What is expected from the student -
- Definition, Reflection, Understanding - to be able to define and differentiate the main driving forces of 20th century history.
- Autonomous learning: To become or continue being a proactive self-motivated learner.
- Writing, writing, and writing: To be able to articulate in writing a well-substantiated and reasoned argument in response to broadly framed essay questions. Writing will be the basis of student assessment: “How can I know what I think, until I see what I say?” (J. Conrad)
V. DP History ASSESSMENT Terminology:
The following 3 types of assessment will be prepared for and completed over the two years. They will be assessed externally:
Written Papers – total of 5 hours
- Paper 1: Document-based assessment, which will involve reading a selection of historical sources, both primary and secondary, and answering four questions on prescribed subject 1 in one hour. Prescribed subject 1, the topic that we will be preparing in relation to Paper 1, is: The Move to Global War; Paper 2: Essay-based assessment on 20th century world history topics. In this paper, students are to write 2 essays from a selection of 30 essay questions in 1.5 hours. The essay questions are broad and are divided into six 20th century world history topics. Into three history topics: Authoritarian states; Causes and effects of 20th century wars, The Cold War.
- Paper 3 (HL only): Essay-based assessment on one of the regional options (Aspects of the history of Europe). Examination paper 3 comprises of 25 questions, and students need to make a choice and answer three essay questions in 2.5 hours.
Internal Assessment (externally moderated)
Historical Investigation: 1800 – 2200 words research-based project. The investigation is to focus on a specific historical question, (determined by the student him/herself), that allows them to develop and apply the skills of a historian, like analyzing and evaluating the source material and managing various perspectives, and opposing interpretations. The project will be started in semester 2 of the Diploma year 1, and be finalized at the beginning of year 2. (Steps in the historical investigation process will earn ISB grades, although the final product will only be an IB grade.)
Nuts & Bolts:
- Readings – reading assignments must be done before coming to class.
- Notebooks – note-taking: Use your notebook (electronic or other format) as a log of your daily activity – keep track of each cycle and what the focus is. There will be periodic notebook checks throughout the year; you’ll need to keep notes of both at-home readings, in-class activities, and informal reflective writing.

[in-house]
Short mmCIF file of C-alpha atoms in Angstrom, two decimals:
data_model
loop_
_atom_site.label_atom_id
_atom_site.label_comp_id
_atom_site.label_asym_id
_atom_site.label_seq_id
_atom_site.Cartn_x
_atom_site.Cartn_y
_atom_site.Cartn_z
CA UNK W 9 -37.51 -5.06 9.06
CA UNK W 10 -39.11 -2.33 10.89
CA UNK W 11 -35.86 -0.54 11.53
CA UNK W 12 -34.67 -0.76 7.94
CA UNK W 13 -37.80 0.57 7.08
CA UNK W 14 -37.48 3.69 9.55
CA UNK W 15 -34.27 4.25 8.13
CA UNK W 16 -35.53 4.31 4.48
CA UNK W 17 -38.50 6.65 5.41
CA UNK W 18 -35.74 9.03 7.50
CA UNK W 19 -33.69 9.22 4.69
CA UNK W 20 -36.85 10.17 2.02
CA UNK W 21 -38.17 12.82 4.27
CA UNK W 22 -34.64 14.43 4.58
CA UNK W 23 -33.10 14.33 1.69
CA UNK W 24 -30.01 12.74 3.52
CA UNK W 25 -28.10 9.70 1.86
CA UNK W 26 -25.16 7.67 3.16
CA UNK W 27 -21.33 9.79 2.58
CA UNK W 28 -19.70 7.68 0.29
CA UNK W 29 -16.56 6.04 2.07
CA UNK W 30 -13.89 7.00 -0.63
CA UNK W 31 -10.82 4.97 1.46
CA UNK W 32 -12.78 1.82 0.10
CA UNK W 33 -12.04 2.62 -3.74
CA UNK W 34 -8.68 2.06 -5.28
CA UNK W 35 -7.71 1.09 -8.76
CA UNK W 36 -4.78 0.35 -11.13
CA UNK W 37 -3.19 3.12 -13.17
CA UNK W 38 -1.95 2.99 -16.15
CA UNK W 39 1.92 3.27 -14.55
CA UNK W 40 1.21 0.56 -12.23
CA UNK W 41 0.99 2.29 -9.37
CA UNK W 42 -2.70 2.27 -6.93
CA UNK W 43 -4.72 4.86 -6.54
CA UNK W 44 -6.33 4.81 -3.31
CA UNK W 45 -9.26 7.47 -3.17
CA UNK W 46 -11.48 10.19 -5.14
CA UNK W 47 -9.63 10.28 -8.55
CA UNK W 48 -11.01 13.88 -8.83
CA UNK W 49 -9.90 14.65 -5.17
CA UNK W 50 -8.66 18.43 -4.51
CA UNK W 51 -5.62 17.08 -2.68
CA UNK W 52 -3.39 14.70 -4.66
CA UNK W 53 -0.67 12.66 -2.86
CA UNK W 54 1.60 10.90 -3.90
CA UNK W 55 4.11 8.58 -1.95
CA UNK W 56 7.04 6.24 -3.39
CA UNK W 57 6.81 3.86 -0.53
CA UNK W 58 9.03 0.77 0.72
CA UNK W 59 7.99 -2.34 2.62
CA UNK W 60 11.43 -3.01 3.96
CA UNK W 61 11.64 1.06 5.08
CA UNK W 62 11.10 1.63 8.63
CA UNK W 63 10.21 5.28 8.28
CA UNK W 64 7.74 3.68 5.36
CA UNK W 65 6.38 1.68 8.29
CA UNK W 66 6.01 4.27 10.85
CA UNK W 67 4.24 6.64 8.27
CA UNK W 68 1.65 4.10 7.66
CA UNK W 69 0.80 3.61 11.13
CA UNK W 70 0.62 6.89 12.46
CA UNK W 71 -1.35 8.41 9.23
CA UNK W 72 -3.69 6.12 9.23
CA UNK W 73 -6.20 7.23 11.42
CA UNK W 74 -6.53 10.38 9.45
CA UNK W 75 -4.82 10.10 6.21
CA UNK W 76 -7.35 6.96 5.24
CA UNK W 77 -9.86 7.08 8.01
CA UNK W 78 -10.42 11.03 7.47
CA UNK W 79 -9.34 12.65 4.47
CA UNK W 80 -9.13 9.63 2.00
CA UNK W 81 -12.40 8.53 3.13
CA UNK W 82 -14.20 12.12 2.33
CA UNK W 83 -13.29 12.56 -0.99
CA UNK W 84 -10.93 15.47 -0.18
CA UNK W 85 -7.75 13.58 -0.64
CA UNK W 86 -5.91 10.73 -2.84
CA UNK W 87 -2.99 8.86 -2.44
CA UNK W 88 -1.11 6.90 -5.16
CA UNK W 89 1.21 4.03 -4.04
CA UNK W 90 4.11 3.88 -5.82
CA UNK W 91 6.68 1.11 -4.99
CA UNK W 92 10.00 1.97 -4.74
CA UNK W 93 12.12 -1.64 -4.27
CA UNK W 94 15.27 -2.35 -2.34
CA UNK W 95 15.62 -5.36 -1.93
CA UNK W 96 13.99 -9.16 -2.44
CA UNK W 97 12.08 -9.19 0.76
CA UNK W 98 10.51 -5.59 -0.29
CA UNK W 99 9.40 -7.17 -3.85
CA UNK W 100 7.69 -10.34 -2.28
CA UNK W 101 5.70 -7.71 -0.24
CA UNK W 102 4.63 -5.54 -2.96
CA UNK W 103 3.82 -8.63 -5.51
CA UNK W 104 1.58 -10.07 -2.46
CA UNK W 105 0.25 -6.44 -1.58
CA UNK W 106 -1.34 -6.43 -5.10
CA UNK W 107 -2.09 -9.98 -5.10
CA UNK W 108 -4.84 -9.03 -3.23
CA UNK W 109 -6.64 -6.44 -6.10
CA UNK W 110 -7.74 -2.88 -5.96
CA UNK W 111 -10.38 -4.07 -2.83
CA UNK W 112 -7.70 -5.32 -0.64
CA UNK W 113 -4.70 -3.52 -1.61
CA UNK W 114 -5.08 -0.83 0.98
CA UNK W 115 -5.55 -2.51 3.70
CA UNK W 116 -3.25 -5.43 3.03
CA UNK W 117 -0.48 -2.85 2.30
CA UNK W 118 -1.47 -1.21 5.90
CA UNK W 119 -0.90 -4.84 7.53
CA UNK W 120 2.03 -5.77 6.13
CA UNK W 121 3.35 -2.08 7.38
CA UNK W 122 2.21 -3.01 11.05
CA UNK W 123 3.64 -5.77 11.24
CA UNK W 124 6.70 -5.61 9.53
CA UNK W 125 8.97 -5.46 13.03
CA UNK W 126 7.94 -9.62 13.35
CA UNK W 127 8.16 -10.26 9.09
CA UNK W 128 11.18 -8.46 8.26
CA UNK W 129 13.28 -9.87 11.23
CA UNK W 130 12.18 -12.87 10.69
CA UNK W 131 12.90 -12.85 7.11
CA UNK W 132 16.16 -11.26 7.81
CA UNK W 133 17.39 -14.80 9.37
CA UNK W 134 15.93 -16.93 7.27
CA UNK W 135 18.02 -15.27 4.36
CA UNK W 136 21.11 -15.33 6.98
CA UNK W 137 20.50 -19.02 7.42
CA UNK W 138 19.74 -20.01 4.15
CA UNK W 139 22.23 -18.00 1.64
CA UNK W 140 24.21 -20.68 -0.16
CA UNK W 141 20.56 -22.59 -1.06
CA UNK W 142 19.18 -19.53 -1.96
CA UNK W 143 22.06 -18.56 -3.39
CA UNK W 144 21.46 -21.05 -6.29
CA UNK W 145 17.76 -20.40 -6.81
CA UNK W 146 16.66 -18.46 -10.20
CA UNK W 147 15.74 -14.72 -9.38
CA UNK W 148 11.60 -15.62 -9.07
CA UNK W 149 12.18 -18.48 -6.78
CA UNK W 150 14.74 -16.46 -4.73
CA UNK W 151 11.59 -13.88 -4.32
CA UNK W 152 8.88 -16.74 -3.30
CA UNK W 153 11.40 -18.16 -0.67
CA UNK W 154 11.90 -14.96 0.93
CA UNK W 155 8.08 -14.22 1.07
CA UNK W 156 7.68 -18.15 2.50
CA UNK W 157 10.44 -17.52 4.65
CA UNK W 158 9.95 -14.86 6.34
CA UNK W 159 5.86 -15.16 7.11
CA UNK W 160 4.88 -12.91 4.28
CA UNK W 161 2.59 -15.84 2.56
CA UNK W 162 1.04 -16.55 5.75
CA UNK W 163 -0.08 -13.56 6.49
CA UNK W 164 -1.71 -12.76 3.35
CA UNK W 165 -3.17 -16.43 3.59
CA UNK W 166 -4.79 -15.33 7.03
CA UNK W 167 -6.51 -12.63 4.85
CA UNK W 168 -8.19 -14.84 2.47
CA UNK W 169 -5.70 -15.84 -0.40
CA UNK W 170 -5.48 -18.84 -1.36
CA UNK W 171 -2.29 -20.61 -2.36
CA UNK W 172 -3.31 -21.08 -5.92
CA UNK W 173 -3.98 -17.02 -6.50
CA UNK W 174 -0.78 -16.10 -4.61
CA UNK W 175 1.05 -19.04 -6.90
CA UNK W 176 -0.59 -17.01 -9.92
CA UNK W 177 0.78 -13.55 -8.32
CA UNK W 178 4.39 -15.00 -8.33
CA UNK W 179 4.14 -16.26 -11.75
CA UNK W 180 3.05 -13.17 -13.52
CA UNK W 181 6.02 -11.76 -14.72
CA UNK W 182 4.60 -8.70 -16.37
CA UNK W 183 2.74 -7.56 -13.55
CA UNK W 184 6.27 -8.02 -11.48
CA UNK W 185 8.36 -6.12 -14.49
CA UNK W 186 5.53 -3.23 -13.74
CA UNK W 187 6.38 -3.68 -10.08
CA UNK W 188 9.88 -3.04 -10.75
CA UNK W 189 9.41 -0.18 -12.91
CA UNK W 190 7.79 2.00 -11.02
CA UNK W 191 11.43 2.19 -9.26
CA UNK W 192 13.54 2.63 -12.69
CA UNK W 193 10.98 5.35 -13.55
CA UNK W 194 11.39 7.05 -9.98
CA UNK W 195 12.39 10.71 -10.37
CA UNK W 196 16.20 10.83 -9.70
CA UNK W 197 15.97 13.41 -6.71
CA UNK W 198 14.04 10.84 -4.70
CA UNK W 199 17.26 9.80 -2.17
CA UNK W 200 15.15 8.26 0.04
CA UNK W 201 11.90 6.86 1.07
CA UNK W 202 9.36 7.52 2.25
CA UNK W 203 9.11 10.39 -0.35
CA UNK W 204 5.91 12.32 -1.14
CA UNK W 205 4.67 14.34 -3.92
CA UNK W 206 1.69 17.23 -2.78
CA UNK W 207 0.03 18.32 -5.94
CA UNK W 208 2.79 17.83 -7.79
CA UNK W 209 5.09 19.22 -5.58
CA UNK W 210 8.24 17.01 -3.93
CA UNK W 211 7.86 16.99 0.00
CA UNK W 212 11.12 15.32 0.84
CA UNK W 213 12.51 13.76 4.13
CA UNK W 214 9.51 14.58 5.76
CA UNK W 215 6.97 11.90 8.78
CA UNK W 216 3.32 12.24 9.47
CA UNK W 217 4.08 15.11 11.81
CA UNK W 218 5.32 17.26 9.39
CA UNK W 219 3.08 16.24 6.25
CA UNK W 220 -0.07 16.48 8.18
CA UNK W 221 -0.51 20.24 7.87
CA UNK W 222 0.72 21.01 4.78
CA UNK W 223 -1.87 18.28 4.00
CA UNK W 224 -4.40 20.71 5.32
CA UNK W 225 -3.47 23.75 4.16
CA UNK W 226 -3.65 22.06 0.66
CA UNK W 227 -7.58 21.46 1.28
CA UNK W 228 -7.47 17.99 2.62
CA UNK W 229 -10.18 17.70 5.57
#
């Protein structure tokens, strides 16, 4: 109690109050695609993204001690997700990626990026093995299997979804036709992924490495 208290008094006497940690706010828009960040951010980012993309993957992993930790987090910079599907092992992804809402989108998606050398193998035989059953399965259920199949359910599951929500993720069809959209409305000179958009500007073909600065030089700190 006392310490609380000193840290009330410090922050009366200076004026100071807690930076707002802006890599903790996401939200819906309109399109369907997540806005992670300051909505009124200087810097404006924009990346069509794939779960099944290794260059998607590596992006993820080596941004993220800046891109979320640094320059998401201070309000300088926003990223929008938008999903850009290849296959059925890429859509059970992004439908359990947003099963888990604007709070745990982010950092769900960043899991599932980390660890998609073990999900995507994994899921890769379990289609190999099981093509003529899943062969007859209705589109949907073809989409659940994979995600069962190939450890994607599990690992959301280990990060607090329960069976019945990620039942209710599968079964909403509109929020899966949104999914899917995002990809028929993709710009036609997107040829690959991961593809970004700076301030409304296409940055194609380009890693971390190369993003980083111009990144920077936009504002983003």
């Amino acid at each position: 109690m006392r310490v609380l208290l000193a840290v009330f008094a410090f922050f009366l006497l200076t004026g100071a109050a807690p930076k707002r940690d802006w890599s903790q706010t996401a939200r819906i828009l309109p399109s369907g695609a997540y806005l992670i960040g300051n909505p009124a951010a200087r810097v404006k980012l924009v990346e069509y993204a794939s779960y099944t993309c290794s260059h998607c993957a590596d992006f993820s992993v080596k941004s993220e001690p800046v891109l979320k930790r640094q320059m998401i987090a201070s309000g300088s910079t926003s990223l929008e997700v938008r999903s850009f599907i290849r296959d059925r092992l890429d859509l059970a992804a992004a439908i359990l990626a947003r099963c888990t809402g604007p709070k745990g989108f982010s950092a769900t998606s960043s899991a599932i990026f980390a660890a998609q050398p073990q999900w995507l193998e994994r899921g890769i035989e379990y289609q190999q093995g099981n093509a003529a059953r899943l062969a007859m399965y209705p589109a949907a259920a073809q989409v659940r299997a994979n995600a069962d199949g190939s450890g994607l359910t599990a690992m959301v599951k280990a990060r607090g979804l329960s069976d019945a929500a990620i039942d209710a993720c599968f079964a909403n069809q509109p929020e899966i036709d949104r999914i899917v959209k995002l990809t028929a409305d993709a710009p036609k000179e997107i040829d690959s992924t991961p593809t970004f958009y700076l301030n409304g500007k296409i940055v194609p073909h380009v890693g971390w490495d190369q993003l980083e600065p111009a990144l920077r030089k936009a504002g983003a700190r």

- Essay writing: the primary skills focus is on writing. Essays you write will constitute your growing essay portfolio. You will choose several and rewrite for improvement. These will weigh more heavily in your overall grade.
- Late / make up assignment policy: 10% will be deducted from the grade of any work submitted after the due date. Work submitted substantially late will be given formative feedback only. Work not submitted three days after the due date will be awarded a zero. If a student is absent, the assignment must be turned in on the first day back to receive full credit. The idea behind this is that students are responsible to check with their teacher/peers to make up missed work.
- Tardiness: Be on time for class. All tardies or absences will be noted.
- Academic honesty: Have in mind that plagiarism will lead to serious consequences. Distinguish between correct paraphrasing, direct quotation, and citation formats. Any notebooks or homework that looks too similar will also face serious penalties. For more information, please see the ISB Assessment and Academic honesty policy document.
- Respect: Respect each other’s voice. Listen to each other. Do not cut each other off in class discussions.
Final grades in Semesters 1 and 2 during the Year 1 will be scored:
- 40% quarter
- 40% quarter
- 20% semester exam
Final grade in Semester 1 will be scored:
- 40% quarter
- 40% quarter
- 20% semester exam
Final grade in Semester 2 will be scored:
- 80% Quarter 3
- 20% overall mock grade